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Lawskills.com Georgia Caselaw
SMITH et al. v. BROGAN.
17313.
WYATT, Justice.
Petition for injunction. Before Judge Whitman. Fulton Superior Court. September 12, 1951.
Edna Henley Brogan Smith, Minnie Louise Brogan Wilson, and Nancy Maurine Brogan Holloway filed their petition against Mrs. Dan P. Brogan, in which it was alleged in substance: that the petitioners were non-residents of the State of Georgia and children by a first marriage of Dan P. Brogan, who died in Fulton County, Georgia, on January 28, 1949; that Dan P. Brogan died intestate, leaving the defendant in the court below as his widow by a second marriage, and one son as the issue of the second marriage; that he left an estate of the value of $40,000; that the defendant in the court below duly filed her petition in the Court of Ordinary of Fulton County, Georgia, seeking a year's support; that appraisers were duly appointed, and citations duly issued, of which proceedings the non-resident plaintiffs in the court below had no actual notice, after which the estate was set aside to Mrs. Dan P. Brogan as a year's support; that "all of the requirements of the Georgia law with respect to the allowance of a year's support, as set forth in Ga. Code (1933) Annotated, sections 113-1002, 113-1002.1, and 113-1005 were complied with by defendant but that plaintiff received no notice of said proceeding"; that the amount set aside as a year's support was grossly excessive and amounted to a fraud upon the court of ordinary; that "Petitioners aver that they are without an adequate remedy at law and that, unless this court of equity intervenes in their behalf, they will be irreparably damaged, and deprived of property without due process of law in violation of article I, paragraph III of the Constitution of Georgia and the Fourteenth Amendment of the Constitution of the United States." The prayers were for injunction, for judgment declaring that the judgment of the court of ordinary setting aside the year's support be set aside and declared void, and for general relief. The trial judge dismissed the petition on general demurrer, and the exception is to that judgment. Held:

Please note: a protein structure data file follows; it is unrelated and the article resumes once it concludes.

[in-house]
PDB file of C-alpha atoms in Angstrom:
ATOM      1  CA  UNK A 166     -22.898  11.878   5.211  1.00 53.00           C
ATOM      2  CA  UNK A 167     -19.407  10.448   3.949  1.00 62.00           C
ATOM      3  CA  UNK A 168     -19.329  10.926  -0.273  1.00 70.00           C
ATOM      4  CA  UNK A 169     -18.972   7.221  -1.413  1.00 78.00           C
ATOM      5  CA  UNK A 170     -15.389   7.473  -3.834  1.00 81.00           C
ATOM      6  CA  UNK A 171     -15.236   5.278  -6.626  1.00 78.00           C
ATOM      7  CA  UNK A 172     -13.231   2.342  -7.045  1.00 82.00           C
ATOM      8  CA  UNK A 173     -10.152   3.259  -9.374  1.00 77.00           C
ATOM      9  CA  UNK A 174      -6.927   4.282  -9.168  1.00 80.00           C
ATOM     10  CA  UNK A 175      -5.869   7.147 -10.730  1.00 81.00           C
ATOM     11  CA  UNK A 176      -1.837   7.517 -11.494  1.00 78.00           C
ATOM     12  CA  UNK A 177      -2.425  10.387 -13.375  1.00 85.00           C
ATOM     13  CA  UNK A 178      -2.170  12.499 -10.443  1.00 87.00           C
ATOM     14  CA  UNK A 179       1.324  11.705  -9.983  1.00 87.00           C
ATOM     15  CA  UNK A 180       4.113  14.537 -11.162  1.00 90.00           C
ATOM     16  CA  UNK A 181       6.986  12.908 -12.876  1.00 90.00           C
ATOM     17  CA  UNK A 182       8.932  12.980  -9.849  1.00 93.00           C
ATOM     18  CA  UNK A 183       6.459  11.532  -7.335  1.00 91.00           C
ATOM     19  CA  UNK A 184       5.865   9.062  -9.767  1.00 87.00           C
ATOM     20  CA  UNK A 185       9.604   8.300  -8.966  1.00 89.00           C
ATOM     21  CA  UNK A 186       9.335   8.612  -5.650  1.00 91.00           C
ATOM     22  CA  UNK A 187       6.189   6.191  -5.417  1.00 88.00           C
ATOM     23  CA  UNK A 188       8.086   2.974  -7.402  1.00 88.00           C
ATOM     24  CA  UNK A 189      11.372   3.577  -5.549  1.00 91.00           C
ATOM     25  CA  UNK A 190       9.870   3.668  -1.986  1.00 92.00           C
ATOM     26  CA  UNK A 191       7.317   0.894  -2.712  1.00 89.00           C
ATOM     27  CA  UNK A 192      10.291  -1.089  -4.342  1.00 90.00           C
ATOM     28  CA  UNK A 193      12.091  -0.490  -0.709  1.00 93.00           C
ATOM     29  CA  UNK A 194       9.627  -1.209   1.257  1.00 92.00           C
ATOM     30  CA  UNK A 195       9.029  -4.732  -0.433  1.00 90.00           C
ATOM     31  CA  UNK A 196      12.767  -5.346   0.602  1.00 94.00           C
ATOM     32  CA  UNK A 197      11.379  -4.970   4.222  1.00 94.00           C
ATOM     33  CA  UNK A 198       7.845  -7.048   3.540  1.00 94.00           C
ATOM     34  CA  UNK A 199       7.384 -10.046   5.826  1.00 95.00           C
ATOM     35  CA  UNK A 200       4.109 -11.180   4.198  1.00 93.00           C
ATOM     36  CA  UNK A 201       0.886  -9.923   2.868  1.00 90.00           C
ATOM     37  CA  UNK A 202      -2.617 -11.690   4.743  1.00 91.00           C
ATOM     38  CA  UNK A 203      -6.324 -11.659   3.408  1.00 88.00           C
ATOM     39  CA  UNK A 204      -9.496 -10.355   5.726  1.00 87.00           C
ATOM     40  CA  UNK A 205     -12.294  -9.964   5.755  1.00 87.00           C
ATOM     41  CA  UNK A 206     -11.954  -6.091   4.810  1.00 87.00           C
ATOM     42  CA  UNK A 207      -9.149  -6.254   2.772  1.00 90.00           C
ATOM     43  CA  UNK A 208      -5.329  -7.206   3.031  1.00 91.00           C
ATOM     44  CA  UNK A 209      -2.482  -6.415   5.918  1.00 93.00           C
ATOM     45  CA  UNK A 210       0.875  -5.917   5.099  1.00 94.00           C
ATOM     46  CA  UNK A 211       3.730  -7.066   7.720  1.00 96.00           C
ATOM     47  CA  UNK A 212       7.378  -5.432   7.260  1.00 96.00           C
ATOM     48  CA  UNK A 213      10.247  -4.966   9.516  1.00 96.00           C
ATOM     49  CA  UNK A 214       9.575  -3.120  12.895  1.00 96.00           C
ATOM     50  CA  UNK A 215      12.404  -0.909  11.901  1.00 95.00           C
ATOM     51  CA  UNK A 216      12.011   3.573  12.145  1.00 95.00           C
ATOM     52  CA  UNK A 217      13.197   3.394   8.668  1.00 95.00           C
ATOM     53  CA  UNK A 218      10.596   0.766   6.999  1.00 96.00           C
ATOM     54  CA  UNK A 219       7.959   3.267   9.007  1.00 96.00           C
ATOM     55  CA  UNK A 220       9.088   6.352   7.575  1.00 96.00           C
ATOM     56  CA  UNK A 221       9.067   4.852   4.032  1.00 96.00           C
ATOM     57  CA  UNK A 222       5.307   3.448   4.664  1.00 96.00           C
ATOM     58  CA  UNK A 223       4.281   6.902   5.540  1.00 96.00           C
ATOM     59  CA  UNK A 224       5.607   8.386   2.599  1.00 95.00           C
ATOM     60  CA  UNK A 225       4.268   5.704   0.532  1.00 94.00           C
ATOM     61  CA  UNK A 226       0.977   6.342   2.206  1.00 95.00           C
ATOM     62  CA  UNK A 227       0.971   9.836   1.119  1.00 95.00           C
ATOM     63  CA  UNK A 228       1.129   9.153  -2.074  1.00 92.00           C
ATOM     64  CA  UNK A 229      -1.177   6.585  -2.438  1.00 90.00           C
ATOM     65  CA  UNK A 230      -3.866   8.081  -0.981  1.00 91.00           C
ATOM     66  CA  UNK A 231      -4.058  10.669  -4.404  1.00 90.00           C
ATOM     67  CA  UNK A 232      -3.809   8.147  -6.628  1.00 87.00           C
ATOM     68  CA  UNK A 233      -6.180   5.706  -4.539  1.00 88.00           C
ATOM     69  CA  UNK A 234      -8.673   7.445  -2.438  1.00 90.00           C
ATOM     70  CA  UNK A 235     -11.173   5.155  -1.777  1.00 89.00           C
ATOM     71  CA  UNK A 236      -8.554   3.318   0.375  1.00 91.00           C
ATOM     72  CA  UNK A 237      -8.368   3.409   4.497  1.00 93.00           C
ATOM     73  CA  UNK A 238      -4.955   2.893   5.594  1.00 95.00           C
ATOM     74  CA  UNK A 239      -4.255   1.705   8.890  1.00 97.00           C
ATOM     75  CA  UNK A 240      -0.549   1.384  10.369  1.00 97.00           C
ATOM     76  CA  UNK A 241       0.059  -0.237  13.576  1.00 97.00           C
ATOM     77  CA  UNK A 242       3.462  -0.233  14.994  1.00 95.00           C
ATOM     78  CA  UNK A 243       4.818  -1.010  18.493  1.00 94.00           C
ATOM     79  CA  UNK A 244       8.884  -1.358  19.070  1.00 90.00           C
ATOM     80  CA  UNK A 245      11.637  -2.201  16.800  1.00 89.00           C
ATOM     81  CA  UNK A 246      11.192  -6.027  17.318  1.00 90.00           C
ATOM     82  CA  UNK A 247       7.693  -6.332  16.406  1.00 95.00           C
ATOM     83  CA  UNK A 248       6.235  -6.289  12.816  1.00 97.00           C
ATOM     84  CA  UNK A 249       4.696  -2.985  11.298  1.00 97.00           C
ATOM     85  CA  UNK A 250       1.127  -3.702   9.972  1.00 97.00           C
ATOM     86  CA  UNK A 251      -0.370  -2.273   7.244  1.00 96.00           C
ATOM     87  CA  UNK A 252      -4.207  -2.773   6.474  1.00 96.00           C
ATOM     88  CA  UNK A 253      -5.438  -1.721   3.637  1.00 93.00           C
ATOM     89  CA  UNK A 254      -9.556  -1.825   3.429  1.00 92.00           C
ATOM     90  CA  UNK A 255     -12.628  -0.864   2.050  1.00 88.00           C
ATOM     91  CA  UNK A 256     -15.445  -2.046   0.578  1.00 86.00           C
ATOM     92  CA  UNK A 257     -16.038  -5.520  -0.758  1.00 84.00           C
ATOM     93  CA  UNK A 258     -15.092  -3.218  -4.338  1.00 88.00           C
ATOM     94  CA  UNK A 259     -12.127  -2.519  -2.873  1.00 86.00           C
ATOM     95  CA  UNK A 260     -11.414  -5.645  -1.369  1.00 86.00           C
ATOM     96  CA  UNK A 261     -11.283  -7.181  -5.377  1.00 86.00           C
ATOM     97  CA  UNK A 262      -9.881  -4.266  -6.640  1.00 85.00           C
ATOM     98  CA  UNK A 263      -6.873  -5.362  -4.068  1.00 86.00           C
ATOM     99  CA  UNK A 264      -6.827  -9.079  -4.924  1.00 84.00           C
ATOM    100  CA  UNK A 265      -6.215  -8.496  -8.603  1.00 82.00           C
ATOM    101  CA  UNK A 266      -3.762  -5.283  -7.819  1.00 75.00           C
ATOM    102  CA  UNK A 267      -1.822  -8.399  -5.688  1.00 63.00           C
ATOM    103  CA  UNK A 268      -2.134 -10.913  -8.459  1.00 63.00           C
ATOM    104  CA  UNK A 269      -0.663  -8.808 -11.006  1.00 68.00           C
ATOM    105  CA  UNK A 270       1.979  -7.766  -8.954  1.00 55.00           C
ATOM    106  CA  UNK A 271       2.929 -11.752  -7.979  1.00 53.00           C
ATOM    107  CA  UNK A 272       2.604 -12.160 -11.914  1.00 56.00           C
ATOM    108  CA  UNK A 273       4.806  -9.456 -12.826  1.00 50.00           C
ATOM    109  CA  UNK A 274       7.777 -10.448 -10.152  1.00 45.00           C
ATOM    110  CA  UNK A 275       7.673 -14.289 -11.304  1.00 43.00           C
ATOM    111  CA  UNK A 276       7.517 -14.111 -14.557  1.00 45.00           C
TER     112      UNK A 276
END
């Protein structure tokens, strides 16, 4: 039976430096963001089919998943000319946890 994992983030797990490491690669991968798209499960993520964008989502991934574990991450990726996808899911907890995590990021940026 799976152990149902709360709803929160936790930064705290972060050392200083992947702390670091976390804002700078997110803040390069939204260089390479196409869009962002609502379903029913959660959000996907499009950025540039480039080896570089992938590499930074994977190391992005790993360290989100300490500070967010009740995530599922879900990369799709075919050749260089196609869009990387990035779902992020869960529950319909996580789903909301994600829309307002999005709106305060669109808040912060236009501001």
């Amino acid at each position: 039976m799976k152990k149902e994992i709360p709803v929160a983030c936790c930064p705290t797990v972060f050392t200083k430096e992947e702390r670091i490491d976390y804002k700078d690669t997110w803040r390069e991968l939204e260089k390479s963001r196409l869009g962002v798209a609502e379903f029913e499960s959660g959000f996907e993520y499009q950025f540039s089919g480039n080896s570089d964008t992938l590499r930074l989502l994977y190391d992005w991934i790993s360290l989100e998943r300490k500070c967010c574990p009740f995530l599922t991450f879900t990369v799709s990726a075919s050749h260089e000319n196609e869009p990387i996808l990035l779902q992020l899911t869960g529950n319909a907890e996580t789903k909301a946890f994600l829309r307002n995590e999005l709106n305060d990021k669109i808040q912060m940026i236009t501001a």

If the plaintiffs in error were legally served with notice of the application for a year's support, the proper place and time to present the objections here urged was in the court of ordinary when the matter was heard and determined there. The petition in the instant case shows on its face that the plaintiffs in error were served in the manner provided by the law of Georgia. We find from the briefs filed in this court by counsel for the plaintiffs in error, and from that source only, that the contention now made is to the effect that the statute providing for service by publication (admittedly complied with) is unconstitutional as denying due process of law. The law in this State does not permit constitutional questions to be raised in this manner. "In order to raise a question as to the constitutionality of a statute, the statute which the party challenges, and the provisions of the Constitution alleged to have been violated, must both be clearly specified, and it must also be shown wherein the statute violates such constitutional provision." Manufacturers Trust Co. v. Wilby-Wincey Service Corp., 204 Ga. 273 (2) (49 S. E. 2d, 514), and cases cited. The petition in this case, as appears from the above statement of facts, falls far short of this wise requirement of our law. Ellis v. Hogan, 147 Ga. 609 (95 S. E. 4), cited and relied upon by the plaintiff in error, is not here applicable. There, the widow and stepmother violated an agreement which she had made with the children not to apply for a year's support. The court held it to be fraud. No such allegation appears in the petition now under consideration. It follows from what has been said above, the judgment sustaining the general demurrer was not error.
Nall & Sterne and Ralph R. Quillian, for plaintiffs.
Judgment affirmed. All the Justices concur. FEBRUARY 13, 1951. REHEARING DENIED MARCH 14, 1951.
Saturday May 23 05:36 EDT


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